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Try a Charlotte Mason art appreciation lesson with your students and see how this simple yet powerful method brings art study to life! This free Charlotte Mason picture study is taken from Picture Study Portfolios: Tanner.
How to Do a Charlotte Mason Picture Study
Present the picture below for your children without sharing the title. Instruct them to look at it silently until they can close their eyes and see it in their mind’s eye. This will take about 3 to 5 minutes. Once each child can imagine the picture, hide the picture and ask your children to tell as much as they can about the painting. After the children have finished narrating, show the picture again. You can now share the title and the leading thoughts below.
Try a Picture Study!
Follow the instructions above to present this picture to your students.
Tanner painted The Banjo Lesson—his most famous work—on one of his brief visits back to the United States from France. A doctor recommended he spend time in the mountain air to bolster his health. In the Appalachian Mountains of North Carolina, he witnessed the poverty and quiet dignity of African Americans living in the region. This painting grew out of photographs and illustrations he created to accompany a short story published in Harper’s Young People magazine. Following the footsteps of Jean-François Millet, a French artist whom Tanner greatly admired, he humanized his subjects rather than reducing them to a caricature. The tender relationship between grandfather and grandson is evident in the posture of the two as they focus on the task at hand—the young boy intent to learn a skill and the old man patiently sharing his knowledge.
The musical instrument at the center of the painting is one of great significance for African American culture. The banjo developed from instruments commonly used in West Africa, made from gourds with skin stretched taut across them. Integral to music produced by enslaved people in America’s south, by Tanner’s time the banjo sadly had come to be associated with negative stereotypes of black people due to the popular minstrel shows that featured white performers donning “blackface” attire. Tanner’s masterful painting restores dignity and grace to his subjects and their instrument, showing the true creative, intelligent, and competent musical mastery being passed on to a younger generation.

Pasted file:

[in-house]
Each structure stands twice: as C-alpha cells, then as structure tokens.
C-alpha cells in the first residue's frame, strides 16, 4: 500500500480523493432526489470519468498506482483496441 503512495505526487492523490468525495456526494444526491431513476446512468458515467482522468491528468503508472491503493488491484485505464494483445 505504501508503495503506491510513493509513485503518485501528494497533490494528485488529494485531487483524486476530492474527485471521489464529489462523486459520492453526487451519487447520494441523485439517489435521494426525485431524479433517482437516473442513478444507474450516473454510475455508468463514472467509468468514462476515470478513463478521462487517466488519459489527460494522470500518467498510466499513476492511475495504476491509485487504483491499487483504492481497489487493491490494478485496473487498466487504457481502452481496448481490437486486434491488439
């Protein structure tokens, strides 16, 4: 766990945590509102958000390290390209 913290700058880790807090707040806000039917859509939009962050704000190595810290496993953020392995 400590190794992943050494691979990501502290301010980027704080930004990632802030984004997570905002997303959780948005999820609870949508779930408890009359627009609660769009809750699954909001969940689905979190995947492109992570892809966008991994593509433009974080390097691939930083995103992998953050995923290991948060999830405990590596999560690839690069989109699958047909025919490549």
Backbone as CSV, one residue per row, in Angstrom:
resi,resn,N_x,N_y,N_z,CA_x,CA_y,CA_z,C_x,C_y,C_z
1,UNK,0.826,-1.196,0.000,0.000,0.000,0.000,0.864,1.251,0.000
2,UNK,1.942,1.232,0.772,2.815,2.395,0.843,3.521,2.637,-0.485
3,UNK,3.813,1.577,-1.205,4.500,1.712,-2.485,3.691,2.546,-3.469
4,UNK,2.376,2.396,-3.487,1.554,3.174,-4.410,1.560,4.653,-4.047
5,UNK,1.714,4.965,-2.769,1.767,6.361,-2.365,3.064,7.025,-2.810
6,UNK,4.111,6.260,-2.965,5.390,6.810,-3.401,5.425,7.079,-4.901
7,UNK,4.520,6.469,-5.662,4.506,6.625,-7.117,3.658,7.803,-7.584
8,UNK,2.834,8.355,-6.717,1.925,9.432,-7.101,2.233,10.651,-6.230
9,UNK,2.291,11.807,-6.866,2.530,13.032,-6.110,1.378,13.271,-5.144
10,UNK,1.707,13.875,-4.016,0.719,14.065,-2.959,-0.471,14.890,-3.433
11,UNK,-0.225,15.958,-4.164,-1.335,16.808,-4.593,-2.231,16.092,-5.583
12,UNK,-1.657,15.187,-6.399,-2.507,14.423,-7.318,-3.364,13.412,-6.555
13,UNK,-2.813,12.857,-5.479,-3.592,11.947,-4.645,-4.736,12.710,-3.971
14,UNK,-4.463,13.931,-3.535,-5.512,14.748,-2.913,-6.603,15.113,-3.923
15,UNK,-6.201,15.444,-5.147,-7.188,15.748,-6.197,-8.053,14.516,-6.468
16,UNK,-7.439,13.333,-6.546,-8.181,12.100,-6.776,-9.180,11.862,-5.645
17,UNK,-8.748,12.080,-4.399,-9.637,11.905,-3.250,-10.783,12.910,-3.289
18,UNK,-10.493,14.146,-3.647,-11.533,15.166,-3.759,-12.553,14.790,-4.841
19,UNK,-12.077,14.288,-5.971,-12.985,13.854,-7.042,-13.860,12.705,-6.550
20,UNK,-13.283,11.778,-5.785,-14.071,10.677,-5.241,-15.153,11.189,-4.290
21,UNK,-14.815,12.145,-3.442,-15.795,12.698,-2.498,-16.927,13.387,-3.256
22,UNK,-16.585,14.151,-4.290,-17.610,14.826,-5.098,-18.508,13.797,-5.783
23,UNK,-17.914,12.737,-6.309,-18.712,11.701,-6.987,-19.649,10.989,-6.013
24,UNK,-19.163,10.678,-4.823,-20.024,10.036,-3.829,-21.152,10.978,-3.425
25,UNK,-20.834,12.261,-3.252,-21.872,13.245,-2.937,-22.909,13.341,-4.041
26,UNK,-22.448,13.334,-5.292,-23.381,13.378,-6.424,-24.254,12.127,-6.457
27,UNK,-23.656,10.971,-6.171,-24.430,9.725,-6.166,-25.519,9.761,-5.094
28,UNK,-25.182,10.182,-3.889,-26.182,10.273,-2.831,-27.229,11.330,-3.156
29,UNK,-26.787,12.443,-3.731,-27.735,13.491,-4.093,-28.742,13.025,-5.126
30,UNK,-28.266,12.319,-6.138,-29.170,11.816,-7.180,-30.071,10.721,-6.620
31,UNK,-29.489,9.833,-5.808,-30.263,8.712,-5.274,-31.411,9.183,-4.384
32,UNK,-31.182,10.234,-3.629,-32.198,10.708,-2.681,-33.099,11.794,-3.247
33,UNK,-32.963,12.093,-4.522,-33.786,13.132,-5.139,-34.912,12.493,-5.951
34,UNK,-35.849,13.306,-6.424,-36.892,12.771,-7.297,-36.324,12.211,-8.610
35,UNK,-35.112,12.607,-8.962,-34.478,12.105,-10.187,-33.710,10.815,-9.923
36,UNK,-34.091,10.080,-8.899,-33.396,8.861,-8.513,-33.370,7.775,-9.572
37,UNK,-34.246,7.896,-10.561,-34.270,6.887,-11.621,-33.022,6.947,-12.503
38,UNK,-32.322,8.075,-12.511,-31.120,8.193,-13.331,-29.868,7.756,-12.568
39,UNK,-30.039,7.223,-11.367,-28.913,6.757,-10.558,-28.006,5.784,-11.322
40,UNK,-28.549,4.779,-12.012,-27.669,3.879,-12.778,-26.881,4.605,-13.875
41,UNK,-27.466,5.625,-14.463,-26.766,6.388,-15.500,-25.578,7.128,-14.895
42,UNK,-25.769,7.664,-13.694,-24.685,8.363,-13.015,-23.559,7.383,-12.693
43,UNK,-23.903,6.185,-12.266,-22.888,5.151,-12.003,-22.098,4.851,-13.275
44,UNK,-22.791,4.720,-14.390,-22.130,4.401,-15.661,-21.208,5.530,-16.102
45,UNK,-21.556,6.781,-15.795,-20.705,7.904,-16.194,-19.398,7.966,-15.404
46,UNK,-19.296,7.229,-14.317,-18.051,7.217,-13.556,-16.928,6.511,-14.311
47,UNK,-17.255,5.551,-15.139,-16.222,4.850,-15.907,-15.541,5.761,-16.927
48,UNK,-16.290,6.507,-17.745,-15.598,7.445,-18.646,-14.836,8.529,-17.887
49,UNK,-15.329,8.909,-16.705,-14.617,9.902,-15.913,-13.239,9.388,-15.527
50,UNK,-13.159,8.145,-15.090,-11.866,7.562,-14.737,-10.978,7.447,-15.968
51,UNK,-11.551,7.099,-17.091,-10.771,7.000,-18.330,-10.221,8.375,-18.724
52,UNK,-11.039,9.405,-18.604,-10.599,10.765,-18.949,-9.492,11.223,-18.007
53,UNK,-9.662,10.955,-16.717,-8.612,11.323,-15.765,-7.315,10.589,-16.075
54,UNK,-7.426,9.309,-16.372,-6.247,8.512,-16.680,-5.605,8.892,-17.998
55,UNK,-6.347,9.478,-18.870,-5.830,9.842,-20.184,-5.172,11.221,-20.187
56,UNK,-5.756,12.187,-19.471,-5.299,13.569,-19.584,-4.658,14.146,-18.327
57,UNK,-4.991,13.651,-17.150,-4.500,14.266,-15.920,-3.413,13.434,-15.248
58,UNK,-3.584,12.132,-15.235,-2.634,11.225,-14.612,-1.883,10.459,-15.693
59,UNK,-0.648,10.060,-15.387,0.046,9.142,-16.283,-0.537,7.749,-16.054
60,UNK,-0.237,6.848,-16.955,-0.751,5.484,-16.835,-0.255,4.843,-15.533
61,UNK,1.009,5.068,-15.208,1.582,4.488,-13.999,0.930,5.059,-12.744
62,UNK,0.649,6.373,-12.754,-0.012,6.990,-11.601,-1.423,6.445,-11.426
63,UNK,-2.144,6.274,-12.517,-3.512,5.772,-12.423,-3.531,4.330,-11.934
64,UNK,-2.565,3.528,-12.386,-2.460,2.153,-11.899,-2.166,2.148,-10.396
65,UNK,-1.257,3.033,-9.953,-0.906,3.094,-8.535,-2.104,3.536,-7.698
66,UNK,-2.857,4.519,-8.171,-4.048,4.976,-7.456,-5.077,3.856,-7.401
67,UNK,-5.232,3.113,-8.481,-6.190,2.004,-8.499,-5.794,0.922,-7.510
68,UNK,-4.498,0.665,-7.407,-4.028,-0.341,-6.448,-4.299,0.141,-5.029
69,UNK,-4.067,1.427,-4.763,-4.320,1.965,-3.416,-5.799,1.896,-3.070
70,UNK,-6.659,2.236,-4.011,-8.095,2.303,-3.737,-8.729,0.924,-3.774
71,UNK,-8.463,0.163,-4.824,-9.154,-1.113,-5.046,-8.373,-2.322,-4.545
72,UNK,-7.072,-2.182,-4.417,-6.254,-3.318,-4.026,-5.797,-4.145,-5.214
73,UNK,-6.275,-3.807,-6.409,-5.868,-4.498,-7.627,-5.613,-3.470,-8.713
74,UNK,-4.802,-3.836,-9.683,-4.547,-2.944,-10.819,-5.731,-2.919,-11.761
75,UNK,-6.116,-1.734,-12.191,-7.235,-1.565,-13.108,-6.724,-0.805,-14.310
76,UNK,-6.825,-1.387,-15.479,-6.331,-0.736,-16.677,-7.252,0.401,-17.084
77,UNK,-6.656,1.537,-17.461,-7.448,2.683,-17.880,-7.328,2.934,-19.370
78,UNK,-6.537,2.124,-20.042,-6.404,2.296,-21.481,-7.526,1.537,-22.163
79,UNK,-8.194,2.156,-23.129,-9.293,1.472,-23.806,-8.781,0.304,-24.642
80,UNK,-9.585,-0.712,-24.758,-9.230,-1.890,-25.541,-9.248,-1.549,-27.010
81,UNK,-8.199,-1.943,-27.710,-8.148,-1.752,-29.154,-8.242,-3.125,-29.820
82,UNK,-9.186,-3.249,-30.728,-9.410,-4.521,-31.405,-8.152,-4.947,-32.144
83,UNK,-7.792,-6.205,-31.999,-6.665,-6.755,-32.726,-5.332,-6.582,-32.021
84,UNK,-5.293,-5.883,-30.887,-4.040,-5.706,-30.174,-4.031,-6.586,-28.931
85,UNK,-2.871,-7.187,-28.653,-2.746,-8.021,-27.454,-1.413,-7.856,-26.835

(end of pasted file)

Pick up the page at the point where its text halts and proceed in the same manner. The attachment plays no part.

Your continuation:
What light sources can you identify in this picture? What time of day do you think it is? What season of the year? Notice the difference in color temperature between the cooler light coming from the window—which we imagine to be to the left of the frame—compared to the warm glow of firelight coming from the right-hand side. Do you think there is significance in which figure is illuminated by which light source?
We hope you enjoyed this free Charlotte Mason picture study of Tanner’s painting The Banjo Lesson. You can see how it only takes a few minutes to form life-long connections with art. If you want to add the beauty of art appreciation to your home school, our Picture Study Portfolios make it simple! We recommend one lesson per week, covering a single artist and his work over 12 weeks.
These beautiful kits are available for more than 20 artists. Each kit includes eight high-quality art prints, a living artist biography for all ages, and leading thoughts for discussing each picture. With Picture Study Portfolios, everything you need to bring the beauty of picture study to your home school is gathered in one place for you!